“Of course the Chinese mix everything up. Look at what they have to work with. Buddhism, Confucianism and Taoist alchemy and sorcery... We take what we want and leave the rest – just like your salad bar.”
Disreputable guru Egg Shen (Victor Wong) is talking about Chinese mysticism, but he could just as well be referring to John Carpenter’s 1986 kung fu crossover. Sticking a Hollywood action flick in the blender with a big dollop of Hong Kong cinema, Big Trouble In Little China is an entertaining fusion of East and West. Needless to say, it bombed.
Part of the problem was that Fox just didn’t know how to market it. They wanted Indiana Jones with an Asian vibe, something to counter Paramount’s The Golden Child, which was going into production around the same time with Eddie Murphy in the lead.
What Carpenter delivered instead was a subversive, screwball buddy comedy that riffed on Howard Hawks movies while looking Eastwards to martial arts fantasies like Zu Warriors From The Magic Mountain.
Kurt Russell stars as trucker Jack Burton – swept into a maelstrom of mystical martial arts in San Francisco’s Chinatown when the green-eyed fiancée of his buddy Wang Chi (Dennis Dun) is kidnapped.
Wearing a muscle vest and an oafish grin, Jack is a big dumb meathead – the kind of guy who optimistically shoots a gun at a floating monster with a ‘Hey, you never know...’ shrug; or unwittingly ends up wearing lipstick after a snog with his lady (a young and very funny Kim Cattrall).
In an age when action men were mirthless killing machines like Arnie and Sly, Russell’s likeable lunk turned conventions on their head. He’s not even the real hero of the movie – although he’s too dumb to realise it. It’s Wang who gets the girl and saves the day.
Together, they’re a cross-cultural Butch and Sundance – but no one’s told Jack he’s sharing the billing. “Look at this guy,” chuckles Russell about his character on the chat track he shares with Carpenter. “He hasn’t got a clue what’s going on.” Jack wasn’t the only one. Fox weren’t in on the joke either. Carpenter recalls one exec demanding they insert a nonsense prologue in which the numbnuts hero is praised as “a man of courage”.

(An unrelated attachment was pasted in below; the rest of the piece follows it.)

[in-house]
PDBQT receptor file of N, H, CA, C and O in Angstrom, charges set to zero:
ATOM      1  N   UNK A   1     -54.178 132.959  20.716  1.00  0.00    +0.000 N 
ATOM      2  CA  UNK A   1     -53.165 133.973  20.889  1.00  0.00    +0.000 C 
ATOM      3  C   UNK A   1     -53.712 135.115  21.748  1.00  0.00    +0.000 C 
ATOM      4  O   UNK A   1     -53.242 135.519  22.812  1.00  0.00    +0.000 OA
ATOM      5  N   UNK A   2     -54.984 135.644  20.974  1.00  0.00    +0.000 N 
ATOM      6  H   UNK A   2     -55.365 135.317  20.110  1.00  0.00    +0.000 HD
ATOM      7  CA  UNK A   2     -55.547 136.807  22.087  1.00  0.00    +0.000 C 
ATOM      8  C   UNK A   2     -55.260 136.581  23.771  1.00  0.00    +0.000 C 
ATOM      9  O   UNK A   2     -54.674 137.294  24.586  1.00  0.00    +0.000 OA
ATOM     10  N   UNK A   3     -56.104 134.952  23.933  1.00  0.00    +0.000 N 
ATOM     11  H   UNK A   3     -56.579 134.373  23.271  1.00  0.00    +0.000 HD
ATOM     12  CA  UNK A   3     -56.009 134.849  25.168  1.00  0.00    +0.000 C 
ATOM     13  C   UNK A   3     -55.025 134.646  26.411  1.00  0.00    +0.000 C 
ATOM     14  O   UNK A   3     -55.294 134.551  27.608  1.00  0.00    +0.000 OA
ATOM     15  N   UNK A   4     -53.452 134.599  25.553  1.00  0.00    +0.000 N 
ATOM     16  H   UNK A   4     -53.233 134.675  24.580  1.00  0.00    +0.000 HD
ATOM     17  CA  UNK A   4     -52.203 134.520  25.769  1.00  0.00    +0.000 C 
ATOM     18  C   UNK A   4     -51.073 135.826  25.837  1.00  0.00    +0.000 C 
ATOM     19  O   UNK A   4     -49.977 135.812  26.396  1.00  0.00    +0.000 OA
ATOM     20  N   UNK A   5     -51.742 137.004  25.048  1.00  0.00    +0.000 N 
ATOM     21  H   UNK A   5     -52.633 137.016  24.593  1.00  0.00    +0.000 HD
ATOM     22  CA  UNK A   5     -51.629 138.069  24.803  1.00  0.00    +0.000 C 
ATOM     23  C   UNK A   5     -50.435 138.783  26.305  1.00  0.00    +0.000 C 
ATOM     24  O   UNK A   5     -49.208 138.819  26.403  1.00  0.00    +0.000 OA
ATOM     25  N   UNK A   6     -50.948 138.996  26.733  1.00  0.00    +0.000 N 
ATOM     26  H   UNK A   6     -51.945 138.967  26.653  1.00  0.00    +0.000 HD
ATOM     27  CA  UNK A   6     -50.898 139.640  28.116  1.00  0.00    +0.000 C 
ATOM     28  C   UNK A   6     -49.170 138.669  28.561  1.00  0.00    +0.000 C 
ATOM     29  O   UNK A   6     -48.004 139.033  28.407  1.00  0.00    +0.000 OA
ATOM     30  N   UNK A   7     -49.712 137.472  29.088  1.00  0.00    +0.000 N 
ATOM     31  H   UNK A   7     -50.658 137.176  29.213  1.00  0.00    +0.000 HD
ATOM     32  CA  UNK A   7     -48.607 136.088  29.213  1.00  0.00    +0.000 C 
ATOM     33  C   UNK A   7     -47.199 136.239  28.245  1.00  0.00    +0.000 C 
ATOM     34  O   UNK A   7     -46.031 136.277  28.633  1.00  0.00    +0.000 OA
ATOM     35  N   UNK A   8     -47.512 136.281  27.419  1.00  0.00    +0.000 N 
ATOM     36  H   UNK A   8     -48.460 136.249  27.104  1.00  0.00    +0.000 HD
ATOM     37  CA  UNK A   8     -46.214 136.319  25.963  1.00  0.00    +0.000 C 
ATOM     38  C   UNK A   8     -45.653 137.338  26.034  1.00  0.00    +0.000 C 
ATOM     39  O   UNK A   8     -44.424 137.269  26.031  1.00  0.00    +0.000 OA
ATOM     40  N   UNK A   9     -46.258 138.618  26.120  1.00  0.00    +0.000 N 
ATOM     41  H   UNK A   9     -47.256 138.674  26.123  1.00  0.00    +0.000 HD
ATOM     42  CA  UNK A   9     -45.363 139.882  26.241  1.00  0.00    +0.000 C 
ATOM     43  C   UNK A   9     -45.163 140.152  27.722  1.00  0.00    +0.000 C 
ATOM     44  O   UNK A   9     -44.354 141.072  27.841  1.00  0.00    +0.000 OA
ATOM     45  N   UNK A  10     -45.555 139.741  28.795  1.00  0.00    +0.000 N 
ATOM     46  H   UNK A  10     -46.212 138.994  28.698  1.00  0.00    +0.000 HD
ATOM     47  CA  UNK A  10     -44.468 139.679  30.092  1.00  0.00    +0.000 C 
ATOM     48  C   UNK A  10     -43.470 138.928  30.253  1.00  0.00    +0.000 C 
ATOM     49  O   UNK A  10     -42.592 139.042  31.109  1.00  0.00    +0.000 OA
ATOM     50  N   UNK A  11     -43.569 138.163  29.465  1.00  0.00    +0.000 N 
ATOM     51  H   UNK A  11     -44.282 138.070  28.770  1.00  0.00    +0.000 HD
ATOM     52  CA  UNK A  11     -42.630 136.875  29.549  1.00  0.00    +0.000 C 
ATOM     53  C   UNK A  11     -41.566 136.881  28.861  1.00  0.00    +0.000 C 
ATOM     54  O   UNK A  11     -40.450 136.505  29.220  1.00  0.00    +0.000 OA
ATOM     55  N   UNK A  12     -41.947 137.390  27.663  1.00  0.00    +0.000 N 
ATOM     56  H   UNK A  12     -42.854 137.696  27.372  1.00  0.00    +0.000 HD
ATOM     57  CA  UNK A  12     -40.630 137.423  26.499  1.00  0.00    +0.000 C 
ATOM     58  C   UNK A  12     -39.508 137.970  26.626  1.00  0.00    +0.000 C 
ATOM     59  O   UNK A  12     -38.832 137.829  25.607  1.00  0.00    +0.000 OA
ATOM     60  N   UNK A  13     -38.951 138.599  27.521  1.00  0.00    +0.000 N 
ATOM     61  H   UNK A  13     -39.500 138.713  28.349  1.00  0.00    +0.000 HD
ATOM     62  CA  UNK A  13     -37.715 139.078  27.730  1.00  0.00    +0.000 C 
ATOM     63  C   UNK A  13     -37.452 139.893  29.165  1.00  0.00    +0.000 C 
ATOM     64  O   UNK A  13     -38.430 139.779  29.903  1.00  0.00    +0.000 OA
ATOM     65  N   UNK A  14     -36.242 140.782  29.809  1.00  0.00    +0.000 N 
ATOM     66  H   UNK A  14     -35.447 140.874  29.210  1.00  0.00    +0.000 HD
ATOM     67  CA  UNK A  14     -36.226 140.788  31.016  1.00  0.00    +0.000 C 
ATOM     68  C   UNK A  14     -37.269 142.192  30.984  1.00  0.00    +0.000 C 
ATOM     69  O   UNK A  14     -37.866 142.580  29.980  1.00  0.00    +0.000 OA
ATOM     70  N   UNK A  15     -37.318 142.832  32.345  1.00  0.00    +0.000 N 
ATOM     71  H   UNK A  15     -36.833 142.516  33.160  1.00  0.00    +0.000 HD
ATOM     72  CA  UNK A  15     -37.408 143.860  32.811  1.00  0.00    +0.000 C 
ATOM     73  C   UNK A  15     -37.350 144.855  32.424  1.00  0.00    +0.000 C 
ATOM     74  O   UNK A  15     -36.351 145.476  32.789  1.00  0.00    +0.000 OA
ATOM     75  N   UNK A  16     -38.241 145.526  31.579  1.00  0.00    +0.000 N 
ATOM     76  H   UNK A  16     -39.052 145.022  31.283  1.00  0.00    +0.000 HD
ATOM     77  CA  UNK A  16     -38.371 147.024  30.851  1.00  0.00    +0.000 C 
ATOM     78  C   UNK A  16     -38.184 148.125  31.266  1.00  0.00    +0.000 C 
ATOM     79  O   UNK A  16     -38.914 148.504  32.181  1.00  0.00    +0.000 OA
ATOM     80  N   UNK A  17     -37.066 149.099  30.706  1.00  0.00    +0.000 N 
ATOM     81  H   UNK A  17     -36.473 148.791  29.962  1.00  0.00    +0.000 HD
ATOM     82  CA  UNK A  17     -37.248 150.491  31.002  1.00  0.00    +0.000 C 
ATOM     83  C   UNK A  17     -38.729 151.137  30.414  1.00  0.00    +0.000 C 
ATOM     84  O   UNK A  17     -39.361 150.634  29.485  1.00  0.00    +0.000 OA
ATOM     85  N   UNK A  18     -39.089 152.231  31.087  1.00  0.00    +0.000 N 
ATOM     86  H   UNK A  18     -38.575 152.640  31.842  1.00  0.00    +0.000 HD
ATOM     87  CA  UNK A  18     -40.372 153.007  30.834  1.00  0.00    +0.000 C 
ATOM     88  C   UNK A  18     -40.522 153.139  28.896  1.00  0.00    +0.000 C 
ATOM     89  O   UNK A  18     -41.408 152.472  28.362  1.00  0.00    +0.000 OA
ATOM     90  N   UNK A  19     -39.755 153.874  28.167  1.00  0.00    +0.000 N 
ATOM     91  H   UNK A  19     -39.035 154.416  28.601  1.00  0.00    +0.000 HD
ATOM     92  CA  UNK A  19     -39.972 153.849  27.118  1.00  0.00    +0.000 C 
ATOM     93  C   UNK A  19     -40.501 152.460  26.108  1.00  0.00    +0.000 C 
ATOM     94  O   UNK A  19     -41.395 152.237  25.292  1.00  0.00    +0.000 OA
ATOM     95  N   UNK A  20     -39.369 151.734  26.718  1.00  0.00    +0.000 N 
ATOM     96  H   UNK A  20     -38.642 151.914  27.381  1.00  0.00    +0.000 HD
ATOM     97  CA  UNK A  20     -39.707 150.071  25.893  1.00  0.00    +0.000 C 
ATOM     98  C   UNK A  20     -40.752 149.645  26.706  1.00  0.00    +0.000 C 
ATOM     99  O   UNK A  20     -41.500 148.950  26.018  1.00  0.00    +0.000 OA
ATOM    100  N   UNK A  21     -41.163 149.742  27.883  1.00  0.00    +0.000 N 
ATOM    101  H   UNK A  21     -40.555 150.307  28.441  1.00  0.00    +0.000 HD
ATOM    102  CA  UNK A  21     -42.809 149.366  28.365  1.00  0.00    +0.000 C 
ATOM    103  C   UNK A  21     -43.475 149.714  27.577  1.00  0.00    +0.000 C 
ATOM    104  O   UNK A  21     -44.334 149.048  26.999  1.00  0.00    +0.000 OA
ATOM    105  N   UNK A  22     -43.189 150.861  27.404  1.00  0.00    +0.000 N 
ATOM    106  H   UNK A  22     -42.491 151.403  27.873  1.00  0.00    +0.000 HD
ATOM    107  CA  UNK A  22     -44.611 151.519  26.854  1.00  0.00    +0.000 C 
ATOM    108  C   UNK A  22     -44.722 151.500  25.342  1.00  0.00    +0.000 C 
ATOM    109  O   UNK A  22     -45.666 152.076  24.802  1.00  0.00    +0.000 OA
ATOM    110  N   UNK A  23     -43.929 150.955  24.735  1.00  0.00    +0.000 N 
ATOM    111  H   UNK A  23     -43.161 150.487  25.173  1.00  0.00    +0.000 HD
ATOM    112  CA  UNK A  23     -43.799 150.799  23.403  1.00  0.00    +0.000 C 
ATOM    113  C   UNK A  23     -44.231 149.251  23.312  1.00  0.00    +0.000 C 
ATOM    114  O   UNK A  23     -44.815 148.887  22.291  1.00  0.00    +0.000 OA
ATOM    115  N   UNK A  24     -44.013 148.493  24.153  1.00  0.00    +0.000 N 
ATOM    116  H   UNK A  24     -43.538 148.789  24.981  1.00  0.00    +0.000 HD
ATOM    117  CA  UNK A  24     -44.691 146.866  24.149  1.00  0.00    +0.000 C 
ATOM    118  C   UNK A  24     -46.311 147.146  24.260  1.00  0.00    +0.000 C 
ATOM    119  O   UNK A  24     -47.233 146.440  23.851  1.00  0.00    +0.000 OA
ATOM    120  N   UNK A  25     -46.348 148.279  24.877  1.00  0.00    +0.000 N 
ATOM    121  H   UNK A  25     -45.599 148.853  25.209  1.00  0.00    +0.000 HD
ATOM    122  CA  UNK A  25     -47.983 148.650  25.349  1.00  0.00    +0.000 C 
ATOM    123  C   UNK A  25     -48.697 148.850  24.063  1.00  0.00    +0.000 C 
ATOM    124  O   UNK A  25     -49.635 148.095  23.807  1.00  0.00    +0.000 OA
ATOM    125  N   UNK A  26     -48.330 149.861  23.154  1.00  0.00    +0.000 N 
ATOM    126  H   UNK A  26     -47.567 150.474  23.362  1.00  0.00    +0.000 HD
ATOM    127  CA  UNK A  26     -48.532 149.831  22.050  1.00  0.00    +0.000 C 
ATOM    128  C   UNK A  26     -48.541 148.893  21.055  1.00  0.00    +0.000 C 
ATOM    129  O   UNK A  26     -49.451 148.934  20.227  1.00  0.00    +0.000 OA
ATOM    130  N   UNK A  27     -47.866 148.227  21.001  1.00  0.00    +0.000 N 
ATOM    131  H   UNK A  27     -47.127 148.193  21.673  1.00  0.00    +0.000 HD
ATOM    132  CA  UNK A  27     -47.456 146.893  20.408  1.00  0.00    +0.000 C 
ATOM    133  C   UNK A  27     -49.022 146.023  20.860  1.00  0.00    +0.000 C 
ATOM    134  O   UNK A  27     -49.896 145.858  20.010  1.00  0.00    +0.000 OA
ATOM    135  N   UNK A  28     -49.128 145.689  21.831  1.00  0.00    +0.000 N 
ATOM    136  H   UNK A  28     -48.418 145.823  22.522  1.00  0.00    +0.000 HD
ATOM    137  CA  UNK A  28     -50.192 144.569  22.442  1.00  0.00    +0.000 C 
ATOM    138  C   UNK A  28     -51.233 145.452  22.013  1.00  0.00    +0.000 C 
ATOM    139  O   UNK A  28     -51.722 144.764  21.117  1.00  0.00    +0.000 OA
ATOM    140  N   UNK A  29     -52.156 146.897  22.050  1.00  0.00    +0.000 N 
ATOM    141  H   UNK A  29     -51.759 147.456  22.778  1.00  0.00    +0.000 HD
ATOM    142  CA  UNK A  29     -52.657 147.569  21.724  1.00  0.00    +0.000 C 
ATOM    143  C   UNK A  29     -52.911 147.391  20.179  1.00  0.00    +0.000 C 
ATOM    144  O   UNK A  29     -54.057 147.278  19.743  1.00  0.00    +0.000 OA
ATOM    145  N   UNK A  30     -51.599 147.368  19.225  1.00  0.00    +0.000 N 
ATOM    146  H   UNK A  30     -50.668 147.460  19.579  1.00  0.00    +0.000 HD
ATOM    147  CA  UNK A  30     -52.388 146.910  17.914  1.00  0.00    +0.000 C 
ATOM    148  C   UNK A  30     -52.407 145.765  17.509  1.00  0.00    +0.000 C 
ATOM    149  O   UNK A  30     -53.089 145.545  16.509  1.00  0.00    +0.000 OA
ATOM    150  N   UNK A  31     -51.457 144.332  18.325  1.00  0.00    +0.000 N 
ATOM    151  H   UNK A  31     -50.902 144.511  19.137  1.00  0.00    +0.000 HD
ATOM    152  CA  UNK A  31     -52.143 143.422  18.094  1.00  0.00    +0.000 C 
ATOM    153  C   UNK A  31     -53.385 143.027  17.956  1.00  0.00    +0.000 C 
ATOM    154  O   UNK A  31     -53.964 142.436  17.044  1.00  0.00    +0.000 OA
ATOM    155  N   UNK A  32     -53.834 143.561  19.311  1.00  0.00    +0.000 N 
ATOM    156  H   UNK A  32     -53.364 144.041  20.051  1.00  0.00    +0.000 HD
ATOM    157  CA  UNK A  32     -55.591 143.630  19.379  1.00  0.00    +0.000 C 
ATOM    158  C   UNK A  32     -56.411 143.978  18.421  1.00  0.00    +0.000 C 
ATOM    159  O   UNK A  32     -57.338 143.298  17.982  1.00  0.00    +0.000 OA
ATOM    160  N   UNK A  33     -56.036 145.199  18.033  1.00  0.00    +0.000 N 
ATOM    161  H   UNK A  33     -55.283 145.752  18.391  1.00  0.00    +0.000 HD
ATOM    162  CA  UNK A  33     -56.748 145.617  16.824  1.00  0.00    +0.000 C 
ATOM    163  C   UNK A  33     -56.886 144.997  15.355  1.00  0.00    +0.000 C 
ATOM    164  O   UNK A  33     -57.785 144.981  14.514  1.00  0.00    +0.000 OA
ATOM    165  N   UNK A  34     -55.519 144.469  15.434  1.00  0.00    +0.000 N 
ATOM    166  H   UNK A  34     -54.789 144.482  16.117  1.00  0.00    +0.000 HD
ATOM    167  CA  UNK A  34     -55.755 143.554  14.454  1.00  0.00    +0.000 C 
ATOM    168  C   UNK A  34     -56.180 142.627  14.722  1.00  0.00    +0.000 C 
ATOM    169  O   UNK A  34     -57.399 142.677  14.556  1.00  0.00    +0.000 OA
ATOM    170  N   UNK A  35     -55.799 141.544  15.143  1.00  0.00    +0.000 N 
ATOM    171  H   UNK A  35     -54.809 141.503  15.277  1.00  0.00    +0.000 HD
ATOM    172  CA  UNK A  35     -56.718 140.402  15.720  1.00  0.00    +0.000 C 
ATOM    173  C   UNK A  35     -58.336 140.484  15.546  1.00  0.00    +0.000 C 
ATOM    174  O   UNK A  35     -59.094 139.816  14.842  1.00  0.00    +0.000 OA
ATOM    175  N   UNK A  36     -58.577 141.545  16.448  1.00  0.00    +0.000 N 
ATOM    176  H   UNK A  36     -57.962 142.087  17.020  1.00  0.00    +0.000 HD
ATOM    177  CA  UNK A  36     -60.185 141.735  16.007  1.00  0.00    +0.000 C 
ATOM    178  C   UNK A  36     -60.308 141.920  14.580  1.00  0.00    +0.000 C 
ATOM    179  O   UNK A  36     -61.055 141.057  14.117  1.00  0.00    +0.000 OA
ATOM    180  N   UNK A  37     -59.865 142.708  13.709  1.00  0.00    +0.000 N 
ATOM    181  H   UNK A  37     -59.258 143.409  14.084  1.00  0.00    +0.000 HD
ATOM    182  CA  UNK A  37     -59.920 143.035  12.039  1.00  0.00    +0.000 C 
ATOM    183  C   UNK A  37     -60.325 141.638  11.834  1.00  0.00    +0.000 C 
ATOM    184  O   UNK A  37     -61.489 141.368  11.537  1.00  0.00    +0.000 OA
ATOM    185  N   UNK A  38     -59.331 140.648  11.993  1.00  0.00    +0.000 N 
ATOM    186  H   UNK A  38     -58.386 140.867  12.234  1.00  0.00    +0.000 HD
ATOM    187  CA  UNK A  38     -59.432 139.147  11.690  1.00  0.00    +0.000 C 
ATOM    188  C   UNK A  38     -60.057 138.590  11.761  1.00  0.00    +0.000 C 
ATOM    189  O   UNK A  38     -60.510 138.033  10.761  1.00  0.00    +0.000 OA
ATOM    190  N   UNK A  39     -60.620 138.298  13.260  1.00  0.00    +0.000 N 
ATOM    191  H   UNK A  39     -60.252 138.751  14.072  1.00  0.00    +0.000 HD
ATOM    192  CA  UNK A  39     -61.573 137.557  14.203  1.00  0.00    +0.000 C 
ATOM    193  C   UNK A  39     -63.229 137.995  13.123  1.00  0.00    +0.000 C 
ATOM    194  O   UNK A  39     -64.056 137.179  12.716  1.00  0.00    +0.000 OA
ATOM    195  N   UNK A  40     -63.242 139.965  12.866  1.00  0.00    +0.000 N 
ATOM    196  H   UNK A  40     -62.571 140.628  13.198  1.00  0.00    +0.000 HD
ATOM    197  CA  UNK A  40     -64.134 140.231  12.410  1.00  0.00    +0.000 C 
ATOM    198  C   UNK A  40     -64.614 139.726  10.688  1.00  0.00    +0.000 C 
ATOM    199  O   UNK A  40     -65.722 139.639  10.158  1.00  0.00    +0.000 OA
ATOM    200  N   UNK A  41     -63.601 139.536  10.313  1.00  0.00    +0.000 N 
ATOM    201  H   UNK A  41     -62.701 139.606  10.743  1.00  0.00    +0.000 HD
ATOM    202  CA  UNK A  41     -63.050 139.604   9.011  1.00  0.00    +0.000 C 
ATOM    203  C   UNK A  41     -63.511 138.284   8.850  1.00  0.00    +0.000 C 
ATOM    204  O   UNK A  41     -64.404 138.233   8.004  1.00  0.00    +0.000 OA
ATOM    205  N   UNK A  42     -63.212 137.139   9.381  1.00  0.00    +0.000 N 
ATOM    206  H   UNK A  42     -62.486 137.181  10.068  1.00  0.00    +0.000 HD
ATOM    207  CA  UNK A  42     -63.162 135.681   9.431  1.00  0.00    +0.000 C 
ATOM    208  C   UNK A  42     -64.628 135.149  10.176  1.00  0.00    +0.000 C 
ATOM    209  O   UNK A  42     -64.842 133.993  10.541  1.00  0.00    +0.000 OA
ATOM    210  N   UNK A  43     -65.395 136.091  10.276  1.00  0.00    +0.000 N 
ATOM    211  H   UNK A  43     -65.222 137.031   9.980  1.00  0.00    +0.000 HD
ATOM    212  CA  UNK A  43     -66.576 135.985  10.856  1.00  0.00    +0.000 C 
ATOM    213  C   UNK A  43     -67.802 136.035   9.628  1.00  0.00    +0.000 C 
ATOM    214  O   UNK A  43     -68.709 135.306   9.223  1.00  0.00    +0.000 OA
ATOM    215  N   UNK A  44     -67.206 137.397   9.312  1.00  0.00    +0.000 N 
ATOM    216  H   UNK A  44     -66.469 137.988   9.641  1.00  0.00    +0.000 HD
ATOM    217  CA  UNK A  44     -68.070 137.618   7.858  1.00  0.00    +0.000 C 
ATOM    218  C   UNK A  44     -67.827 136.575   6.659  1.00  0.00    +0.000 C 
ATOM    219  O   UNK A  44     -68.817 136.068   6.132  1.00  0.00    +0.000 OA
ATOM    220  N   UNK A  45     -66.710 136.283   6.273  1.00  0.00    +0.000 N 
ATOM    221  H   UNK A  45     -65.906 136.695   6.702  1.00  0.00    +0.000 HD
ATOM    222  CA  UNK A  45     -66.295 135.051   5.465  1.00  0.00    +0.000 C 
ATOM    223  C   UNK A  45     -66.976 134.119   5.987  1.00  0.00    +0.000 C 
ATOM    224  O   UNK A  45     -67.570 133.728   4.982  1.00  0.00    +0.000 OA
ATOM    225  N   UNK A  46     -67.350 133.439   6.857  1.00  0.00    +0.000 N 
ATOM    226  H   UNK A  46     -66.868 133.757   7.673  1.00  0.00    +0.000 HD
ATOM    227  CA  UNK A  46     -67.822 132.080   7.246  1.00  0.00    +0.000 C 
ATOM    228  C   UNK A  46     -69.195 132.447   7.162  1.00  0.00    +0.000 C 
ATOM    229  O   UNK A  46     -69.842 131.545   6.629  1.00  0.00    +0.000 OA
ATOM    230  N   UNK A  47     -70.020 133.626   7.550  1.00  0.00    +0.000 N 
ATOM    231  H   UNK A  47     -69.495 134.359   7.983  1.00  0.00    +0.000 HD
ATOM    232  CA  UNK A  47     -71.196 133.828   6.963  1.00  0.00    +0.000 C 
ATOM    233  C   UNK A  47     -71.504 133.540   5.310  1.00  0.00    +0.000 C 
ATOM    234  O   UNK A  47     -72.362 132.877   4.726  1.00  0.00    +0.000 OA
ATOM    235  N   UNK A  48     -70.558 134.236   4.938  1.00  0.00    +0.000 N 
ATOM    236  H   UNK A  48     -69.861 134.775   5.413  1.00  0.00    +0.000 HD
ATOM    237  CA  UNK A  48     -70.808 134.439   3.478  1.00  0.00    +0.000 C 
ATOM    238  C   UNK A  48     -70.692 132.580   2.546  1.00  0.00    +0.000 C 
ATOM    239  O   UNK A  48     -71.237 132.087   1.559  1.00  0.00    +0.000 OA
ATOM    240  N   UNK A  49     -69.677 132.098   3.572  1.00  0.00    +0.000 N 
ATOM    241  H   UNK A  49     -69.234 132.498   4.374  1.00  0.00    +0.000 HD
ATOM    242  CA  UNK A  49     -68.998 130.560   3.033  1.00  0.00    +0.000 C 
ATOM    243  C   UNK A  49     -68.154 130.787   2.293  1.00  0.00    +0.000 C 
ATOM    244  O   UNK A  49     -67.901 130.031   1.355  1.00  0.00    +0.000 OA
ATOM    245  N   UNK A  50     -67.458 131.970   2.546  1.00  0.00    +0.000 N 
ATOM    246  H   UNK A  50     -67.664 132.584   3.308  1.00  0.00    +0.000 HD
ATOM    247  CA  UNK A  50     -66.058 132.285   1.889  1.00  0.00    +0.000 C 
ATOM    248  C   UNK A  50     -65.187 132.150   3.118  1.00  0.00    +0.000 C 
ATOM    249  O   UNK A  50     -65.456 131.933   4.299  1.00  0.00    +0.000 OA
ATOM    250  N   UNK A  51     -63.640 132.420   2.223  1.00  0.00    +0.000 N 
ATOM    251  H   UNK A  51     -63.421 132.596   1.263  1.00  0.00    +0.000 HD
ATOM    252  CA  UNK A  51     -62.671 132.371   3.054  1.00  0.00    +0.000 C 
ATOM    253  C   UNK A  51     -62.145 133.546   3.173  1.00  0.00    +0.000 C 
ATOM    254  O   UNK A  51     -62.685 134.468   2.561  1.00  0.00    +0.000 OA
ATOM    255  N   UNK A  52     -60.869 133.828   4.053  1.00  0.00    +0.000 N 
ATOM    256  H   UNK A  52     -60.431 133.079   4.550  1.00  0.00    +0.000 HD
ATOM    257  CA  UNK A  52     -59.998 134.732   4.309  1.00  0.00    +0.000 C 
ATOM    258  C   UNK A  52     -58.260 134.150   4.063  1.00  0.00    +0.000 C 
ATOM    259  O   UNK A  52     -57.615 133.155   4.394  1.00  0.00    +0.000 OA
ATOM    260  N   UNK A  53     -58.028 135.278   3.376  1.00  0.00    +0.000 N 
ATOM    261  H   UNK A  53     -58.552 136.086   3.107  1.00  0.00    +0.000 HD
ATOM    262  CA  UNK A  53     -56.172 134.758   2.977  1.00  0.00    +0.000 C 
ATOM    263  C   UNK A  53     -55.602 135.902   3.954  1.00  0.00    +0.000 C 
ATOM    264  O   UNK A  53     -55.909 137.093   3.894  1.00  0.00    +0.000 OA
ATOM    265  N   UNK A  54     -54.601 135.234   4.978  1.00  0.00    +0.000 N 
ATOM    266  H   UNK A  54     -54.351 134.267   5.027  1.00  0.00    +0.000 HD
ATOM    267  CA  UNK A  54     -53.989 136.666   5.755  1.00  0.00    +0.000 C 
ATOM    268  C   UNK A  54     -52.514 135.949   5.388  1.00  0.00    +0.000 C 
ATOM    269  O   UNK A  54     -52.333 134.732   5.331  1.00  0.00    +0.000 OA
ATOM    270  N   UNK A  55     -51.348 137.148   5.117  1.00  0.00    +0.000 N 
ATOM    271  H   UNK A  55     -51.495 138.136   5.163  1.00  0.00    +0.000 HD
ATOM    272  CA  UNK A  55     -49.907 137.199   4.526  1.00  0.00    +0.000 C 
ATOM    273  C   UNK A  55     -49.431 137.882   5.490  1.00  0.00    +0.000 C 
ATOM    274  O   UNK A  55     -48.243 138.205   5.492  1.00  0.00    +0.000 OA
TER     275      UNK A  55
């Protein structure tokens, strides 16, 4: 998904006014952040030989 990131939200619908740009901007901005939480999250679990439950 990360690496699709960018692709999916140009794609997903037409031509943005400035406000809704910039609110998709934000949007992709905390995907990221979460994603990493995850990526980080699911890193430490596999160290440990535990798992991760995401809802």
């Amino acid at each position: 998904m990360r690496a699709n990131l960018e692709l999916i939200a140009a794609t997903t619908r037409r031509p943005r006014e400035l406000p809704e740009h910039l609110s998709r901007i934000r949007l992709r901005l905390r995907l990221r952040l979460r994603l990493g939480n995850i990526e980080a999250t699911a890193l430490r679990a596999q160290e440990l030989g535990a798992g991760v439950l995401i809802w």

The film tested strong in previews, yet sections of the Asian-American community accused the white filmmakers of using creaky racist stereotypes – not least chief villain Lo Pan (James Hong), a Fu Manchu baddie with a head that lights up like a Roman candle.
In retrospect, it’s an asinine complaint: “Right, because we all know Asians shouldn’t have light coming out of their mouths,” scoffs Russell.
Made after Rambo: First Blood Part II, which featured a lone American gunning down an army of Asian extras, Big Trouble was actually pretty progressive – respectful to Hong Kong cinema even while pilfering from it. Carpenter even went the extra mile and flew in Chinese martial artists to play elemental baddies Thunder, Lightning and Rain (Carter Wong, James Pax and Peter Kwong), who storm the screen like Mortal Kombat rejects.
Less successful is what a big old chop suey mess it is – ingredients tossed into the wok with a plot as tangled as a bowl of egg noodles. To love Big Trouble In Little China requires the leniency of a true fan.
For every line of dialogue just asking to be quoted down the pub (“It’s all in the reflexes”), you have to wade through reams of mumbo jumbo exposition, dated special effects and fight scenes that don’t get enough room to breathe thanks to Carpenter’s characteristically lean editing.
When it works – like the moment when Jack and the gang are loved up on a Chinese herbal equivalent of MDMA; or when Thunder, Lightning and Rain kick ass – it feels like an ‘80s cult classic. The rest of the time, though, it’s a reminder why VHS came with a fast-forward button.
Compare the tightness of Carpenter’s next two movies, Prince Of Darkness and They Live, and it’s obvious that the estimated $25 budget did the director more harm than good (not least when the movie failed to recoup even half of what it cost to make).
This extras-packed Blu-ray should win the movie new fans, although true believers will be disappointed that it recycles features from the special edition DVD including its Carpenter/Russell commentary, SFX featurette and vintage Making Of.
New interviews with Carpenter, Russell, cinematographer Dean Cundey and producer Larry J. Franco add value, but what’s sorely needed is a bells ’n’ whistles 60-minute Making Of. Someone needs to argue the fan’s case for why Big Trouble deserves big love.
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